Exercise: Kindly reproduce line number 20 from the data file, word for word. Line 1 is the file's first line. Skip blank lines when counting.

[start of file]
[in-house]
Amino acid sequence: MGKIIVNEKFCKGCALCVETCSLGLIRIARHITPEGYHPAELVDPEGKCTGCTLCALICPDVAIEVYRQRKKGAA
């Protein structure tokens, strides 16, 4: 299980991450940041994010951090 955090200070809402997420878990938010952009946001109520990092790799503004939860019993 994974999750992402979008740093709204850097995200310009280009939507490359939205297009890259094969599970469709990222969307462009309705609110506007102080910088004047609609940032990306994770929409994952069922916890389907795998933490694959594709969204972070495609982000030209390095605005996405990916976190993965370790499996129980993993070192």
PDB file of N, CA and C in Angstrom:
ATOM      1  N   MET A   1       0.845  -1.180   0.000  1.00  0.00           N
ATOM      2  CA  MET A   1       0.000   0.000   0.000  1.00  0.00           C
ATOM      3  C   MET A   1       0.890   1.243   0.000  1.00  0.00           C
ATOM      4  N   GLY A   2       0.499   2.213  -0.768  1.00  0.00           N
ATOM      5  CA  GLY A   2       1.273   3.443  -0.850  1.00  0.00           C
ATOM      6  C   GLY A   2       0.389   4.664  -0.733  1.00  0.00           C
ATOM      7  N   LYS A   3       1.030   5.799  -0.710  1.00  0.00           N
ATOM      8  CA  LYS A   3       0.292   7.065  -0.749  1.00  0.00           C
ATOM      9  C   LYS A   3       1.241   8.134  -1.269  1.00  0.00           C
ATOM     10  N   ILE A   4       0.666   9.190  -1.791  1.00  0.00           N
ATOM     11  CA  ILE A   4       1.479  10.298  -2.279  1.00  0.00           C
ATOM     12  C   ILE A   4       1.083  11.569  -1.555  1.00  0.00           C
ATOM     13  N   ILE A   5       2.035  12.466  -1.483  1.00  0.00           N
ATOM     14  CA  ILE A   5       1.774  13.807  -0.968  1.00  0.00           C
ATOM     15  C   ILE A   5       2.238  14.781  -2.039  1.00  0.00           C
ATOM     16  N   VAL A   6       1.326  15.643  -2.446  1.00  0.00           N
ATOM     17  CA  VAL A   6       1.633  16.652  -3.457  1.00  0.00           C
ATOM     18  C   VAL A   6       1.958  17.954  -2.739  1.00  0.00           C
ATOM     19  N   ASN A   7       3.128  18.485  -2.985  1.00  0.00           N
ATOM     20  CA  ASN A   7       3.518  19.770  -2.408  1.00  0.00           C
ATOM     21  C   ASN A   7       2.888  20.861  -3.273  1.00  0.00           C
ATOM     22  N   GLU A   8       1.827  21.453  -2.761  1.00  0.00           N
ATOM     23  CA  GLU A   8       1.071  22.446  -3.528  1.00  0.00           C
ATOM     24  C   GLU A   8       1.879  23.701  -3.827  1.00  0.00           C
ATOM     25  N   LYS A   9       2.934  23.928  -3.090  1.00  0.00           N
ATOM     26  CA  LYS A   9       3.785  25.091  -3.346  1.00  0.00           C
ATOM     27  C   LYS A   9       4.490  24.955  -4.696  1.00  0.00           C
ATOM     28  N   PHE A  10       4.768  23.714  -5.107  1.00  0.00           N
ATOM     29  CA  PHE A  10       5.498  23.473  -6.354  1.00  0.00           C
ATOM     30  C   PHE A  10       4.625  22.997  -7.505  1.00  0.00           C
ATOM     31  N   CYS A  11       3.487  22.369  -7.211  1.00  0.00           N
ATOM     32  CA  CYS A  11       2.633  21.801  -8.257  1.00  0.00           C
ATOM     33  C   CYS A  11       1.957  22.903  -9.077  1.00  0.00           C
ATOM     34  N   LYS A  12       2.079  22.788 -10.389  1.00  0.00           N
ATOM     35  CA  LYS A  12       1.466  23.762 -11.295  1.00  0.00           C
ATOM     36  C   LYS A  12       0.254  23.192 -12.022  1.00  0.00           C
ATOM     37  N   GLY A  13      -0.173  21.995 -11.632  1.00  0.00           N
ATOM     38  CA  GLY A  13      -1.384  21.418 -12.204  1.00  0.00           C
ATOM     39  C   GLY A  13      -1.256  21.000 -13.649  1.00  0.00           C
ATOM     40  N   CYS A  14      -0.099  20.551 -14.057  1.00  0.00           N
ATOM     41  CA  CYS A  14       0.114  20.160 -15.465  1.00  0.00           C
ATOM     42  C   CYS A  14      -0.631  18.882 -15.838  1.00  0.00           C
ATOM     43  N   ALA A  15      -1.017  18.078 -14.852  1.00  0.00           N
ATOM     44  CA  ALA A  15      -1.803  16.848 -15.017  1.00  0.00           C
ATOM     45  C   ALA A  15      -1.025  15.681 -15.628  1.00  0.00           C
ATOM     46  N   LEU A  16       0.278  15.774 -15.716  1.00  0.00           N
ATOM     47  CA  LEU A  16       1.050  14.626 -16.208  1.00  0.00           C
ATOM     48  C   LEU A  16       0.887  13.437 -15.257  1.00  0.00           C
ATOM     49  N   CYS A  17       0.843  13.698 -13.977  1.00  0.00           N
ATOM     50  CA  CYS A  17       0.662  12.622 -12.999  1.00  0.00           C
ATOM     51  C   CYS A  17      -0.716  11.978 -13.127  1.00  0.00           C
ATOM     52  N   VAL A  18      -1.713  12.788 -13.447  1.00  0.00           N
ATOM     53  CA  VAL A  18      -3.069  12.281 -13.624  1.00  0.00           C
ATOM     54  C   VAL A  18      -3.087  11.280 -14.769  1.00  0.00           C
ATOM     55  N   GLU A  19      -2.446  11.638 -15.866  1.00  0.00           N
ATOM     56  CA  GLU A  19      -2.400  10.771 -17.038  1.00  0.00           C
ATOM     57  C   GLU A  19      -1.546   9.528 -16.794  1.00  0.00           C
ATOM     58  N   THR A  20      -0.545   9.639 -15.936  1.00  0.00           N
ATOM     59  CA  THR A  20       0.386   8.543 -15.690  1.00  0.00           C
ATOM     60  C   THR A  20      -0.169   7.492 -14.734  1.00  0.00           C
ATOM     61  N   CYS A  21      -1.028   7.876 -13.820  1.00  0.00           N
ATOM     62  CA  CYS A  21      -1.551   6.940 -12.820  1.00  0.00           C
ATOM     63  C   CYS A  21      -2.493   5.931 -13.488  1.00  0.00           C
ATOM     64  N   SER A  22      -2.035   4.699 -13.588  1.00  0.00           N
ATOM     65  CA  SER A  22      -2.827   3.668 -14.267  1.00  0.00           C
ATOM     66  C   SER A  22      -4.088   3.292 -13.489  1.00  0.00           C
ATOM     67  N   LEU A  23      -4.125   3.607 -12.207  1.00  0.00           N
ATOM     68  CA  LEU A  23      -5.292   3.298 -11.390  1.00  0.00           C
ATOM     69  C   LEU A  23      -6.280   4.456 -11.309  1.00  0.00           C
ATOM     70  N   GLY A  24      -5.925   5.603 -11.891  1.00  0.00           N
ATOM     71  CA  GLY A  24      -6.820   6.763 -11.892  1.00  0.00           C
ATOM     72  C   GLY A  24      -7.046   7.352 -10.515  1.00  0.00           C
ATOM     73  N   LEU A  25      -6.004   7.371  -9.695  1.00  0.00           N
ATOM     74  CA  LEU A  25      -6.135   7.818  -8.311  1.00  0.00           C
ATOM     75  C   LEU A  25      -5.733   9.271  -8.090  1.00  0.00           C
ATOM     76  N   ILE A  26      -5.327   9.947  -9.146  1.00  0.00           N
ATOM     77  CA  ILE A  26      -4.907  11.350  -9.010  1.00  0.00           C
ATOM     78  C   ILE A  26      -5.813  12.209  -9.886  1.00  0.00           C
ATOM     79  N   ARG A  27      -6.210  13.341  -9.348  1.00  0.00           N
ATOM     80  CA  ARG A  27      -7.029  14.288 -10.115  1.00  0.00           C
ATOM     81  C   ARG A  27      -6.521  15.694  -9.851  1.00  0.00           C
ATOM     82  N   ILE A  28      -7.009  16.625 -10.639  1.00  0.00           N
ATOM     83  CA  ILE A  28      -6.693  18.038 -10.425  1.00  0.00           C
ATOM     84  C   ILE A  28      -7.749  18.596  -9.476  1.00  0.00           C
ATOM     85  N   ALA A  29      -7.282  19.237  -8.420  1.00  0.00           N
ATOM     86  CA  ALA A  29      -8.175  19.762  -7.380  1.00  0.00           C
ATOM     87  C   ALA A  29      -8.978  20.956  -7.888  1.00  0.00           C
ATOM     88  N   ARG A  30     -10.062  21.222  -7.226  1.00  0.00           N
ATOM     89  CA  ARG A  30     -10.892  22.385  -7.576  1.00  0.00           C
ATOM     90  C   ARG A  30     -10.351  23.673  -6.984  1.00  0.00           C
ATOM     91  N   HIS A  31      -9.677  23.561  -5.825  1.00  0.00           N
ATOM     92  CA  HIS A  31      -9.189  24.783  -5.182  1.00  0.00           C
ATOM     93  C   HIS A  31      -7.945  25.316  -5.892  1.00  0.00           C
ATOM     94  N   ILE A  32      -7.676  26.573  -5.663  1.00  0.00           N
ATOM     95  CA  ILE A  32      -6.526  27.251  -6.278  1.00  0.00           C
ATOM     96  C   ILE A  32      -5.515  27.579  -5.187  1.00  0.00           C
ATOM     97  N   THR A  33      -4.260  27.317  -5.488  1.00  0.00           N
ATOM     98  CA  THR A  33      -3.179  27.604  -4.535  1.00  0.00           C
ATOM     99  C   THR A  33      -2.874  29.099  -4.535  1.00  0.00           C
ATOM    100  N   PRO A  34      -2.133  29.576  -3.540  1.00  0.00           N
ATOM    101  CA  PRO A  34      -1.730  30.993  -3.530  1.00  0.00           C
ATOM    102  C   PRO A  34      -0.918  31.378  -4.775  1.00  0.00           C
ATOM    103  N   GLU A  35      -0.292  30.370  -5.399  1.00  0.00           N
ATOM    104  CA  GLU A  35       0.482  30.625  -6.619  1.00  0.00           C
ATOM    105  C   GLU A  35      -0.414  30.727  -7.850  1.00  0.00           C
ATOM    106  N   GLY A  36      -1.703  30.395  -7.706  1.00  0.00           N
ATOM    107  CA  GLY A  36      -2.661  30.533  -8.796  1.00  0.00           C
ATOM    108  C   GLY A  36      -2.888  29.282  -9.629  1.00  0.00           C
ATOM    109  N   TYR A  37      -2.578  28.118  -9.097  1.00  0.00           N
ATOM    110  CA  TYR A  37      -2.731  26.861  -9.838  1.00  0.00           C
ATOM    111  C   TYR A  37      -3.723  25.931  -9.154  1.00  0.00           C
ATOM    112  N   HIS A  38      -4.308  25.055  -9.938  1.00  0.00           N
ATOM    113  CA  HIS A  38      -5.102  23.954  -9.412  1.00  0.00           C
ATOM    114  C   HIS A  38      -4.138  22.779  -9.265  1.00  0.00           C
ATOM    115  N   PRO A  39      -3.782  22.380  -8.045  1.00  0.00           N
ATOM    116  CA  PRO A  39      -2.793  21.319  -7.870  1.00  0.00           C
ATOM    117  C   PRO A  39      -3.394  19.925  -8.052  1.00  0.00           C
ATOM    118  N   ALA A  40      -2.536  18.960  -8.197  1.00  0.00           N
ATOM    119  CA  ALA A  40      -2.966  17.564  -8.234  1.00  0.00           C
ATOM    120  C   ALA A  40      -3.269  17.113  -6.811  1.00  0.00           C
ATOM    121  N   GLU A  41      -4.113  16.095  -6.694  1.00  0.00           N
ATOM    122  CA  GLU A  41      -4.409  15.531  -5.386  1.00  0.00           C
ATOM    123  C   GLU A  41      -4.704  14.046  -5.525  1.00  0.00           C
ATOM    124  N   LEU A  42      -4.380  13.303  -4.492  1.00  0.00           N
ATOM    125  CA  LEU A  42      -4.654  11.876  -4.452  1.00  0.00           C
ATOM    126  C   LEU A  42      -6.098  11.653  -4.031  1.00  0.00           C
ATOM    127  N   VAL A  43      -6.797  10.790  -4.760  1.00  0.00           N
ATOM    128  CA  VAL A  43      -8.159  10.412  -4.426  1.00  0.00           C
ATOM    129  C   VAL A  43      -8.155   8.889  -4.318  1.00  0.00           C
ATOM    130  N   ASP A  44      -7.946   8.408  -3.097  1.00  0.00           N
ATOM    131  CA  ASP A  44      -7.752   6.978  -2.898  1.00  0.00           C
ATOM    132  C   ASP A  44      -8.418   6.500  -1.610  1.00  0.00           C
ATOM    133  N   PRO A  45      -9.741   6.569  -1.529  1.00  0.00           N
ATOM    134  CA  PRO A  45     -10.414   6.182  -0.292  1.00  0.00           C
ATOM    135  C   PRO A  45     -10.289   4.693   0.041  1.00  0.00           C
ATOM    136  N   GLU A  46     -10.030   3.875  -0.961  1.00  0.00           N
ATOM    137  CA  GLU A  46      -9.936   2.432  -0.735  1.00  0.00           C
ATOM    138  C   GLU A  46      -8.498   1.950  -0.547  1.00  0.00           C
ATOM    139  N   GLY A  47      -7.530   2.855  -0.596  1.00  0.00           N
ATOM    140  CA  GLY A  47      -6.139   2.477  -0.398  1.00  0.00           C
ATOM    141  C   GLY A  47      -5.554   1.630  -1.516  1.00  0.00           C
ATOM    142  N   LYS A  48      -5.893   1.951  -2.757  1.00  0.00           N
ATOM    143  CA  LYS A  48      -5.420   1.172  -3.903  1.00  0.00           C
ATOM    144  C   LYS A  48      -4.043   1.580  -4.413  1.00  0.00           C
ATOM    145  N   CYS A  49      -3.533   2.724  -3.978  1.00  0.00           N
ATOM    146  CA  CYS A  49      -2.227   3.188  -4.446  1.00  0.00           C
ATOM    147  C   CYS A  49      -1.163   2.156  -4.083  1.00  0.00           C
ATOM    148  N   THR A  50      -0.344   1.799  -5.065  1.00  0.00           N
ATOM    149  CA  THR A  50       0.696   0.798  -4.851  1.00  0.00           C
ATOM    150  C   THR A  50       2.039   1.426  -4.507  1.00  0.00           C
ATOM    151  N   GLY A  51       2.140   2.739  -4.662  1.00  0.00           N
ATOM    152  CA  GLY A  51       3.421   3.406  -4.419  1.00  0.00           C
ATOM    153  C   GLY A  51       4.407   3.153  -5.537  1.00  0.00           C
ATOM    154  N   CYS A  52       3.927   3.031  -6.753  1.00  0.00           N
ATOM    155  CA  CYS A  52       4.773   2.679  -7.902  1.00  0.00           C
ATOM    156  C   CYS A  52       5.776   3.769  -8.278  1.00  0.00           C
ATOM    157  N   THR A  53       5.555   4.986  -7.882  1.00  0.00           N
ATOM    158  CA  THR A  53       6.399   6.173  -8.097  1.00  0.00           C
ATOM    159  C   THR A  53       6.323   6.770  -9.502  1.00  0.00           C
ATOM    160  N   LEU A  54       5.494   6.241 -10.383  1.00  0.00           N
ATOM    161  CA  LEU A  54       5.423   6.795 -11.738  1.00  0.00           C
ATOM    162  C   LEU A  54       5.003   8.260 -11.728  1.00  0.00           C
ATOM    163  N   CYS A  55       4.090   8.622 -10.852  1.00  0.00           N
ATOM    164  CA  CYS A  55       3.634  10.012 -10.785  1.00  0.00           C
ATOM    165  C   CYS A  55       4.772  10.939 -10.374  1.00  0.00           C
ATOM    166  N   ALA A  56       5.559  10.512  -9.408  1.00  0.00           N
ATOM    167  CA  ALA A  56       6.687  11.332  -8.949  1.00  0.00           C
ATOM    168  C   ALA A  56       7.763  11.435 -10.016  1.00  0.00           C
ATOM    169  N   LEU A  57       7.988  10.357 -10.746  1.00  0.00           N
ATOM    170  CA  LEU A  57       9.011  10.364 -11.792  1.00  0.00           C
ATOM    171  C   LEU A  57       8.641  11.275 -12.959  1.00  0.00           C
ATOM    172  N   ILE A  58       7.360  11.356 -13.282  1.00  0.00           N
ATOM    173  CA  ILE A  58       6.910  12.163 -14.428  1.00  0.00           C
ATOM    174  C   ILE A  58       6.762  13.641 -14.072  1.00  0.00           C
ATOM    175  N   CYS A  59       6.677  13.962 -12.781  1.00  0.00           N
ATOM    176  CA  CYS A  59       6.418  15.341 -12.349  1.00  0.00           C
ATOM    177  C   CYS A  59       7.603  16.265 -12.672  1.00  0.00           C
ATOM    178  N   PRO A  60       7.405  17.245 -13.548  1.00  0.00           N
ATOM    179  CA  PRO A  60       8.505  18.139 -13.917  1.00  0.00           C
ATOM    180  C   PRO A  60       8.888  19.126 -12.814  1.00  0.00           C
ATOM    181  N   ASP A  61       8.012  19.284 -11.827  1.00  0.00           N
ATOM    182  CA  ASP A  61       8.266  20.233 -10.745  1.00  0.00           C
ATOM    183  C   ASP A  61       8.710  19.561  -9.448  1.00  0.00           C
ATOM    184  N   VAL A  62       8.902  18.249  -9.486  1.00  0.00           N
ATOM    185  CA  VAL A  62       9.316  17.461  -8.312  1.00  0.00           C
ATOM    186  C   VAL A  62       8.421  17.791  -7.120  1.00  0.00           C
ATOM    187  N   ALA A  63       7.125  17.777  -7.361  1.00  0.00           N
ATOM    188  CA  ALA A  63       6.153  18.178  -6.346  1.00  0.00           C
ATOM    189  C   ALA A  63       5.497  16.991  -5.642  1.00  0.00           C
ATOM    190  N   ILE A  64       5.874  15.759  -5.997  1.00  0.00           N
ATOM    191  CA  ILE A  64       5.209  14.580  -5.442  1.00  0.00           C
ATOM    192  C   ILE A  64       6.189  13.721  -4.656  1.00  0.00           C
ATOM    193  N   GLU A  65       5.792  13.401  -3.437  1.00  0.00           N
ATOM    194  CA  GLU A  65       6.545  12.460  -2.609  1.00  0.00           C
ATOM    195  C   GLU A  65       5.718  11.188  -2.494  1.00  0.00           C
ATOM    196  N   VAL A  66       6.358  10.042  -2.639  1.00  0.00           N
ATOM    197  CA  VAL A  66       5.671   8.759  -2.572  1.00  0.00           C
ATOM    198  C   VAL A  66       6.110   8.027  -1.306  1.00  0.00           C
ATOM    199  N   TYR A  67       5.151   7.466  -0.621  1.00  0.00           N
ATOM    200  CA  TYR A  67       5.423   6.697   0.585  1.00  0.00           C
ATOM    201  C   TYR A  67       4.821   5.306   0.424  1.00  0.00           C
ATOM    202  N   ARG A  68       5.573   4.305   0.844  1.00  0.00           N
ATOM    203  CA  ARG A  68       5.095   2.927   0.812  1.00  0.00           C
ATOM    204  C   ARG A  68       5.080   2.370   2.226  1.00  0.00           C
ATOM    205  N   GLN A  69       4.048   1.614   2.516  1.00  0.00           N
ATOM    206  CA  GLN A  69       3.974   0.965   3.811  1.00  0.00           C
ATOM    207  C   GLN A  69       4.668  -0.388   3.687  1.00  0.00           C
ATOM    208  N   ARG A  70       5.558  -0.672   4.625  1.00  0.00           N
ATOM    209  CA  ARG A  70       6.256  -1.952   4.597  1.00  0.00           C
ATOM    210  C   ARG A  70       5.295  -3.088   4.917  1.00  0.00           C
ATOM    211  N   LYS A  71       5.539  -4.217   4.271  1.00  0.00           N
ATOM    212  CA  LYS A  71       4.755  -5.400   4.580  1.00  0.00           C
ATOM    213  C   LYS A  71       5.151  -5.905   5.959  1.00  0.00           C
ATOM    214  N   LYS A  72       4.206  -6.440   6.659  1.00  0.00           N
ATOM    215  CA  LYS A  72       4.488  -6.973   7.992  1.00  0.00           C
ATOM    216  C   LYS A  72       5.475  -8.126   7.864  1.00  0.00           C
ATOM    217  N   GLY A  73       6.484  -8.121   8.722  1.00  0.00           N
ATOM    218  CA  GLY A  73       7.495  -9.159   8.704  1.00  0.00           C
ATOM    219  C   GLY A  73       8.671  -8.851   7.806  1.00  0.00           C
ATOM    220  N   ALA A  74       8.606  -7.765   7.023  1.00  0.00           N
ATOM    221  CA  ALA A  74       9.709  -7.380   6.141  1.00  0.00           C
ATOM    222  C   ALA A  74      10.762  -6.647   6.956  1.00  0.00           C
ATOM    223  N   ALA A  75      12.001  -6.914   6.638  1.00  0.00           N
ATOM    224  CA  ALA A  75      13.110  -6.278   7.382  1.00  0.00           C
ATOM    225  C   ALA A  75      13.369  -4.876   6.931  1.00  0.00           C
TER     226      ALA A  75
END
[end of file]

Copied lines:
ATOM     16  N   VAL A   6       1.326  15.643  -2.446  1.00  0.00           N